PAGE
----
Jan 15

1 hr

To celebrate the opening of Moynihan Train Hall, a new commuters' wing at Penn Station catering to both Amtrak and Long Island Railroad train passengers, we’re going to tell the entire story of Pennsylvania Station and Pennsylvania Railroad over two episodes, using a couple older shows from our back catalog. This is PART TWO. Why did they knock down old Pennsylvania Station? The original Penn Station, constructed in 1910 and designed by New York’s greatest Gilded Age architectural firm, was more than just a building. Since its destruction in the 1960s, the station has become something mythic, a sacrificial lamb to the cause of historic preservation. As Vincent Scully once said, “Through Pennsylvania Station one entered the city like a god. Perhaps it was really too much. One scuttles in now like a rat.” In this show we rebuild the grand, original structure in our minds — the fourth largest building in the world when it was constructed — and marvel at an opulence now gone. PLUS: We show you where you can still find remnants of old Penn Station by going on a walking tour with Untapped Cities tour guide Justin Rivers. THIS SHOW WAS ORIGINALLY RELEASED AS EPISODE 254 — FEBRUARY 16, 2018 Support the show: See for privacy information.

Jan 8

1 hr 3 min

On January 1, 2021 Moynihan Train Hallofficially opens to the public, a new commuters' wing catering to both Amtrak and Long Island Railroad train passengers at New York's underground (and mostly unloved) Penn Station. To celebrate this big moment in New York City transportation history, we’re going to tell the entire story of Pennsylvania Station and Pennsylvania Railroad over two episodes, using a couple older shows from our back catalog.  The story of Pennsylvania Station involves more than just nostalgia for the long-gone temple of transportation as designed by the great McKim, Mead and White. It's a tale of incredible tunnels, political haggling and big visions.  Pennsylvania Railroad was the largest railroad in the world by the 1880s, but thanks to Cornelius Vanderbilt's New York Central Railroad, one prize was strategically out of their grasp -- direct access to Manhattan. An ambitious plan to link New Jersey to New York via a gigantic bridge fell apart, and it looked like Pennsylvania passengers would have to forever disembark in Jersey City.  But Penn Railroad president Alexander Cassatt was not satisfied. Visiting his sister Mary Cassatt -- the exquisite Impressionist painter -- in Paris, Cassatt observed the use of electrically run trains in underground tunnels. Why couldn't Penn Railroad build something similar? One problem -- the mile-wide Hudson River (or in historical parlance, the North River).  This is the tale of an engineering miracle, the construction of miles of underground tunnels and the idea of an ambitious train station to rival the world's greatest architectural marvels. ORIGINALLY RELEASED AS EPISODE 80 -- APRIL 10, 2009   Support the show: See for privacy information.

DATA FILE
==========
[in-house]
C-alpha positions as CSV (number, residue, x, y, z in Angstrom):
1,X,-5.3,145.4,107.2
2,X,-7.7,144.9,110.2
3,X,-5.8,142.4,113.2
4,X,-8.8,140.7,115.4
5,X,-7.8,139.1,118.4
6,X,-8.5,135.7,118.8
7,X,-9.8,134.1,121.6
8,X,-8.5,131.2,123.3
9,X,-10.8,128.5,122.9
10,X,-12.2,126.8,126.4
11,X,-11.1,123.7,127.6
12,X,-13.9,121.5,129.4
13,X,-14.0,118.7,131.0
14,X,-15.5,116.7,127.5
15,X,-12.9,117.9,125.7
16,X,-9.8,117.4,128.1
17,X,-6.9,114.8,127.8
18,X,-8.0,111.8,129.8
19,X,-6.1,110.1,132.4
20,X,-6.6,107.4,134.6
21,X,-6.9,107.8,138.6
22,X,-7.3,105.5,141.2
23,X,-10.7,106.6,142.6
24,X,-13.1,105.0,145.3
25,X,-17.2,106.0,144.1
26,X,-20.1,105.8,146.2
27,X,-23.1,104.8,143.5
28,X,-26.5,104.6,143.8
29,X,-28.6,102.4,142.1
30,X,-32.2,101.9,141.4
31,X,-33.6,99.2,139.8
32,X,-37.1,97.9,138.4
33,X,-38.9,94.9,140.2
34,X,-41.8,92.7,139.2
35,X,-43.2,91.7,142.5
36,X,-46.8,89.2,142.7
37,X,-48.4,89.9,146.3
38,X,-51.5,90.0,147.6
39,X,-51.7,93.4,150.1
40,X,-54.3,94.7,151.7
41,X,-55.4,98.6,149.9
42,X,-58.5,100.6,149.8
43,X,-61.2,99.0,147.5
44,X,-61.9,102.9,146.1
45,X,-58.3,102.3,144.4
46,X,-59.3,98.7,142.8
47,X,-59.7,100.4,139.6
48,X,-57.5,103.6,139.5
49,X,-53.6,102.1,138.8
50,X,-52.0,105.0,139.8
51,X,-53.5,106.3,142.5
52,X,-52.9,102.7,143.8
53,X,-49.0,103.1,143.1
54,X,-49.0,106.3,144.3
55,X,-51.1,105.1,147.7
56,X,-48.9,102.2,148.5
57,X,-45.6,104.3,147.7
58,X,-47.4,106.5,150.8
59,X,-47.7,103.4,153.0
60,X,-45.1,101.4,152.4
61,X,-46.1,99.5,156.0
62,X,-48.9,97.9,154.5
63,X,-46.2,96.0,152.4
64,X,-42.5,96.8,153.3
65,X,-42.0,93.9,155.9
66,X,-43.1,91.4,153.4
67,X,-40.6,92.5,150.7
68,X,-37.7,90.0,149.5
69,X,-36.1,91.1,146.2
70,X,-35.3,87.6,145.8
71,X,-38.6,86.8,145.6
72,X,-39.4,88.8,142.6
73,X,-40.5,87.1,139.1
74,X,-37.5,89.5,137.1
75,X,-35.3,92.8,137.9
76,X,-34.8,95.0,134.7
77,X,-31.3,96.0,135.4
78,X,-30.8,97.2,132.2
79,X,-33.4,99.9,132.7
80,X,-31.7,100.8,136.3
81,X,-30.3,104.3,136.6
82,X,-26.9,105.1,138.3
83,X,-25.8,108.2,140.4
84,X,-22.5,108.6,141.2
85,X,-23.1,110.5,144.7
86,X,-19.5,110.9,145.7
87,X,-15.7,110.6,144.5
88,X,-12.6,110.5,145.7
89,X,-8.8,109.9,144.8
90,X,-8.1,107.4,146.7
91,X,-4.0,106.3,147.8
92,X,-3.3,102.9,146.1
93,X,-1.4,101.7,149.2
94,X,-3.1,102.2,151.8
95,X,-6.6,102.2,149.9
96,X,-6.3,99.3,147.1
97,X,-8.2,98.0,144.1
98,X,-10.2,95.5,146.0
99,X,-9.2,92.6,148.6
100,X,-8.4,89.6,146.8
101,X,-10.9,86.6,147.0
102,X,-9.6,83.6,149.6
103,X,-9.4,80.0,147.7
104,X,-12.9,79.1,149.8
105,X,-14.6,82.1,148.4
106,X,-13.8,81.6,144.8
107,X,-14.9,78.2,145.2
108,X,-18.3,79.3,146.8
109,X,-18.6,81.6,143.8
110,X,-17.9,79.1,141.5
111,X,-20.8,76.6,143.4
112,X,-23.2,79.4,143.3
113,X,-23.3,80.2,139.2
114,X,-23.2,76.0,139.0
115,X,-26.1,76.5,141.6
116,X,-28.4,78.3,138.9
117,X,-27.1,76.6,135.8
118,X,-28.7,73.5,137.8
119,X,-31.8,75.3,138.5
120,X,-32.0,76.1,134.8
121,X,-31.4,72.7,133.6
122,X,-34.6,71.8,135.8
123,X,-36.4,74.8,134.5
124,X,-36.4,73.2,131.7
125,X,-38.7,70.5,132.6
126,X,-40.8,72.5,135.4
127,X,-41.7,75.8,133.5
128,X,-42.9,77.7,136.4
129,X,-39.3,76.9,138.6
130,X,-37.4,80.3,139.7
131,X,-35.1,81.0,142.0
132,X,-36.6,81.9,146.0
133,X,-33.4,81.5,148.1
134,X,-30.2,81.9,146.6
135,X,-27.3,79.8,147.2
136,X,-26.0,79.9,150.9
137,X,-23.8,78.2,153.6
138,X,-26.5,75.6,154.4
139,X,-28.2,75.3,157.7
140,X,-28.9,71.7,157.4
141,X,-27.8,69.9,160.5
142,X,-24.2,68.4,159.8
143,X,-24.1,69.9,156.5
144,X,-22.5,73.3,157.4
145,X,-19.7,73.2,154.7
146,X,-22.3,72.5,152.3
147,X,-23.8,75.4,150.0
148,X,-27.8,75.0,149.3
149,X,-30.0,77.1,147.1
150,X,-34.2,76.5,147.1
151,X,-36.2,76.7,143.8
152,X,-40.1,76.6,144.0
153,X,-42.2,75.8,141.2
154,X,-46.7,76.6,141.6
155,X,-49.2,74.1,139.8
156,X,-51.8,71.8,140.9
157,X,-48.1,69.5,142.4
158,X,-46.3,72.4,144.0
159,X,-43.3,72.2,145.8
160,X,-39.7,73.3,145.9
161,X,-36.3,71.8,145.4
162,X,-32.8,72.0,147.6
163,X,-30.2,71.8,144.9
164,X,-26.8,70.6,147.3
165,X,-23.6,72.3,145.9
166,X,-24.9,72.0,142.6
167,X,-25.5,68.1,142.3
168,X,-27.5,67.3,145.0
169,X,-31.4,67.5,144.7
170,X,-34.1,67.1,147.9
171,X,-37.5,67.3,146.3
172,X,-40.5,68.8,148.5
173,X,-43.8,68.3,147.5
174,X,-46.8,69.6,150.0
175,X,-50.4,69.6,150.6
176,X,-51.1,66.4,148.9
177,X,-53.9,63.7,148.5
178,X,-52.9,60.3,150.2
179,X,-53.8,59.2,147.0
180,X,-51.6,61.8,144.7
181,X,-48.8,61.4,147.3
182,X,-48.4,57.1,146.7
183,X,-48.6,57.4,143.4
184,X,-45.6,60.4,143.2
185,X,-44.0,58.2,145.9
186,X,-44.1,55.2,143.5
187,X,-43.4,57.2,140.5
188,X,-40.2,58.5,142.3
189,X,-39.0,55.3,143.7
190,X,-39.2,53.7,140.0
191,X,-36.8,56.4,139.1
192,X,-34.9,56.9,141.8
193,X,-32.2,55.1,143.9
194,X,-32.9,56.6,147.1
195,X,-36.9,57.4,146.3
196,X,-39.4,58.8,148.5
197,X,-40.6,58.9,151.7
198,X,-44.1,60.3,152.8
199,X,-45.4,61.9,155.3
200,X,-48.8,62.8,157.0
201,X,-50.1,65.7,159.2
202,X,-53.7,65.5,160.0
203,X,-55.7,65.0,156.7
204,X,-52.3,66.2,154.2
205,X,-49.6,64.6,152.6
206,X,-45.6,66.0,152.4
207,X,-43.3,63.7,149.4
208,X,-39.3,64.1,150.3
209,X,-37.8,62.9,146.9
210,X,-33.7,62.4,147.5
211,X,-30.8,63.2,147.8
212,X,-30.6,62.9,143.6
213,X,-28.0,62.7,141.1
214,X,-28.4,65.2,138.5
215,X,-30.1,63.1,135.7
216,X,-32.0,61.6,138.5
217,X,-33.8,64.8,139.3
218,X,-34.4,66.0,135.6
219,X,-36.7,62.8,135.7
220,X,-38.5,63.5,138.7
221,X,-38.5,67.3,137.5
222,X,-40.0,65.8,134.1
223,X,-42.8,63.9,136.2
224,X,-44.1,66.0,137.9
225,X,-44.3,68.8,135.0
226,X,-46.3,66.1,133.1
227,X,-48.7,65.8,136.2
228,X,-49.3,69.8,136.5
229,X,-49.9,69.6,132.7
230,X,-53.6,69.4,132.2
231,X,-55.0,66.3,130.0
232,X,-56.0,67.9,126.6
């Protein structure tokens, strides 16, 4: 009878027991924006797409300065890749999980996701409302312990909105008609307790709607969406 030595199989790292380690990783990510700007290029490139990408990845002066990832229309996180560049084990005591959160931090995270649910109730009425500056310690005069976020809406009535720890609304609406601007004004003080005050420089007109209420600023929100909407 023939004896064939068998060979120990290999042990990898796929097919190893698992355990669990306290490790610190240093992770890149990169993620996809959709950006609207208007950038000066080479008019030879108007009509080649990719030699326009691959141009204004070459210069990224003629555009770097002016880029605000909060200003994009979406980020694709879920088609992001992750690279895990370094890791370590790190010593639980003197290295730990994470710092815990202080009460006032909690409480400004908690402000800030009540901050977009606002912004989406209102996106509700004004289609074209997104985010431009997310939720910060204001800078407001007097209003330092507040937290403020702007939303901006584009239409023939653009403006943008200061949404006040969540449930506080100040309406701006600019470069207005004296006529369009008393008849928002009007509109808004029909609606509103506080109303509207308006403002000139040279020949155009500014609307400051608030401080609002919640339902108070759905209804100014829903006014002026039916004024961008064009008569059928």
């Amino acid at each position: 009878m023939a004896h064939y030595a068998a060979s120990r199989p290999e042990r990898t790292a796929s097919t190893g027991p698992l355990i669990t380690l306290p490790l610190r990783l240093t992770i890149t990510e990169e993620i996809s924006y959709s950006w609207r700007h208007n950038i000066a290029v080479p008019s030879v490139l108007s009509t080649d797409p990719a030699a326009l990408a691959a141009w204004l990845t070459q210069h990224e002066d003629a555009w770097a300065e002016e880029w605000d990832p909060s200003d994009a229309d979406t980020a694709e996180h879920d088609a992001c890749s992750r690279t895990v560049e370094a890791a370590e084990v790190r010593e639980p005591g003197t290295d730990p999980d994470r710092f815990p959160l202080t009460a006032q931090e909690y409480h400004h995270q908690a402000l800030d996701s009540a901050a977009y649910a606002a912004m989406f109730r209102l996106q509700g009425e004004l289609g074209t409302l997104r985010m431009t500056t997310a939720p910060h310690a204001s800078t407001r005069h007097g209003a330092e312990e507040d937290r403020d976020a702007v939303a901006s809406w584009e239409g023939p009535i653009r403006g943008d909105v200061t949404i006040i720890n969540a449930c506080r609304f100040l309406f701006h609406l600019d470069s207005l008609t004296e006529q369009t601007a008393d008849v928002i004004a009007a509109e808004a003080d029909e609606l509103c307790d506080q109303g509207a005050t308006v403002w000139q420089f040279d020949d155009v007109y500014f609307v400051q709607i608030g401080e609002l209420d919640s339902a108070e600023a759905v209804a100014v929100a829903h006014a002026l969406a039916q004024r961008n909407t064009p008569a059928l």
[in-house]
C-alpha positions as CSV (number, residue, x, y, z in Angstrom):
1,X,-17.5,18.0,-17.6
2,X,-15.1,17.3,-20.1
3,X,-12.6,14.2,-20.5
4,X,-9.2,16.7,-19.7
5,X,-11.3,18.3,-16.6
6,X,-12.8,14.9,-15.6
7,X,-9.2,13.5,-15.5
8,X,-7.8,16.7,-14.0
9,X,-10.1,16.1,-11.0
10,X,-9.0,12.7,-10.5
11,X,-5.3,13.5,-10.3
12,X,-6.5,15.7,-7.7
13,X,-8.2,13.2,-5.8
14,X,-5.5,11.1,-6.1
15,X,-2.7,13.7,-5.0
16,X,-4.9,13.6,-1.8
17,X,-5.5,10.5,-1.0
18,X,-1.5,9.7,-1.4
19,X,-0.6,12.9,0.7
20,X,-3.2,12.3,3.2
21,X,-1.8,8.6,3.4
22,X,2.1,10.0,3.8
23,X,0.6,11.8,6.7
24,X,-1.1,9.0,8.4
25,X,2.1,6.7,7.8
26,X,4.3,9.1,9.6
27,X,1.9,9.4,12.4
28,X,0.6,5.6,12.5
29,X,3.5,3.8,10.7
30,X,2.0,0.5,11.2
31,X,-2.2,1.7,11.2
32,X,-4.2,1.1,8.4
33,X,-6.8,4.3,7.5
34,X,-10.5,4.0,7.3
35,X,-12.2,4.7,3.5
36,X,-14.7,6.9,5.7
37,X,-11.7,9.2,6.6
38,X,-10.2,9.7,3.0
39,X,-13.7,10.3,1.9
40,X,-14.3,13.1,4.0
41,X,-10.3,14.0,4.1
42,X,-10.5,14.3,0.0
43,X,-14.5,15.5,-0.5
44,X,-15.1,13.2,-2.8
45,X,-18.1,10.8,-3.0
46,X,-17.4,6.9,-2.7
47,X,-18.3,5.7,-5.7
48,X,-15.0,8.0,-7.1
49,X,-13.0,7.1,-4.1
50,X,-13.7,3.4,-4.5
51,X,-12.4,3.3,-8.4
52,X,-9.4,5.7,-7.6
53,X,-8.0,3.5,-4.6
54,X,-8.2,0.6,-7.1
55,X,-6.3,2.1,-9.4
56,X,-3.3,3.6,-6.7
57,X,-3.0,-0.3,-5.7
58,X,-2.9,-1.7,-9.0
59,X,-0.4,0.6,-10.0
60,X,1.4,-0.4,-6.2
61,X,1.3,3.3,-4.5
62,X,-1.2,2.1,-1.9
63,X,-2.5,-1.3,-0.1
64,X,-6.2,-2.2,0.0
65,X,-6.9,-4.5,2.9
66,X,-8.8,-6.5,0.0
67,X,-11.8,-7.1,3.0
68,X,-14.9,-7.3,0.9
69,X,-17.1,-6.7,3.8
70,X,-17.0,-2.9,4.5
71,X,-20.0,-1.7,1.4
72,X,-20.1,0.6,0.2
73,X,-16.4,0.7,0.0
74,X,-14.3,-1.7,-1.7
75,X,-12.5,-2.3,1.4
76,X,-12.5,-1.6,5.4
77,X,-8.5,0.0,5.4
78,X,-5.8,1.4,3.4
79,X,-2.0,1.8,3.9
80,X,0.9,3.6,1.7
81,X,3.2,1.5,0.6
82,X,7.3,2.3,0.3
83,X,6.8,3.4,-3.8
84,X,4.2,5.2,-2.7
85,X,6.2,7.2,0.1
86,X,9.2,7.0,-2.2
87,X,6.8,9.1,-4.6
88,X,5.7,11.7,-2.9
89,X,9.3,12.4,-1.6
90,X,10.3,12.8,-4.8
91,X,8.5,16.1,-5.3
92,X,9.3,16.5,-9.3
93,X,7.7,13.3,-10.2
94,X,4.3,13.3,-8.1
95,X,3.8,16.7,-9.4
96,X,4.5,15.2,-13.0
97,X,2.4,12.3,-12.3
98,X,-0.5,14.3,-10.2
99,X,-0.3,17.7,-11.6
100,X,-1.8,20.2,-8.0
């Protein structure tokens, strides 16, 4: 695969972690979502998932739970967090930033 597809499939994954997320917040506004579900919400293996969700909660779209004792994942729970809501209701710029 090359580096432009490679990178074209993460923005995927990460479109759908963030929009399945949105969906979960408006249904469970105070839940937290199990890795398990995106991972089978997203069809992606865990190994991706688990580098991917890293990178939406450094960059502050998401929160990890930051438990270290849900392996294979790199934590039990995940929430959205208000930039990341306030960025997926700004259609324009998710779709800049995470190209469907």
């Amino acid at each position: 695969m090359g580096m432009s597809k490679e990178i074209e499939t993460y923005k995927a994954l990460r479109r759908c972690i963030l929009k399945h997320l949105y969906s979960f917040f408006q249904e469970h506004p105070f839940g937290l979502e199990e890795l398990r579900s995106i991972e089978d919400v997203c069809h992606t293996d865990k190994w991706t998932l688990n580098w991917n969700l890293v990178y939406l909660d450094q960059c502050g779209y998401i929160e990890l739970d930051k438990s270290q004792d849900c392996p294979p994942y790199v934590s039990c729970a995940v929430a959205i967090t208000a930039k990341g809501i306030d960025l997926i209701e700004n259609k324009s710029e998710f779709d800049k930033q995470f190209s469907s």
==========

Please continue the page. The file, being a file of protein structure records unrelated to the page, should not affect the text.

Jan 1

33 min 2 sec

It's the happiest of hours! The tales of four fabulous cocktails invented or made famous in New York City's saloons, cocktail lounges, restaurants and hotels. Cocktails are more than alcoholic beverages; over the decades, they’ve been status signifiers, indulgences that show off exotic ingredients or elixirs displaying a bit of showmanship behind the bar.  In this podcast, we recount the beginning days of four iconic alcoholic drinks:  -- The Manhattan: How an elite Gilded Age social club may have invented the cocktail for a new governor of New York; -- The Bloody Mary: A Parisian delight, enjoyed by the leading lights of the Jazz Age, makes it way to one of New York's most famous hotels; -- The Martini: A drink of mysterious origin and potency becomes New York City's most popular drink -- and a curious lunchtime companion; -- The Cosmopolitan: Tracing the history of a new cocktail classic from Provincetown to San Francisco -- and into two of New York's most famous 1980s hangouts Support the show: See for privacy information.

Dec 2020

59 min 59 sec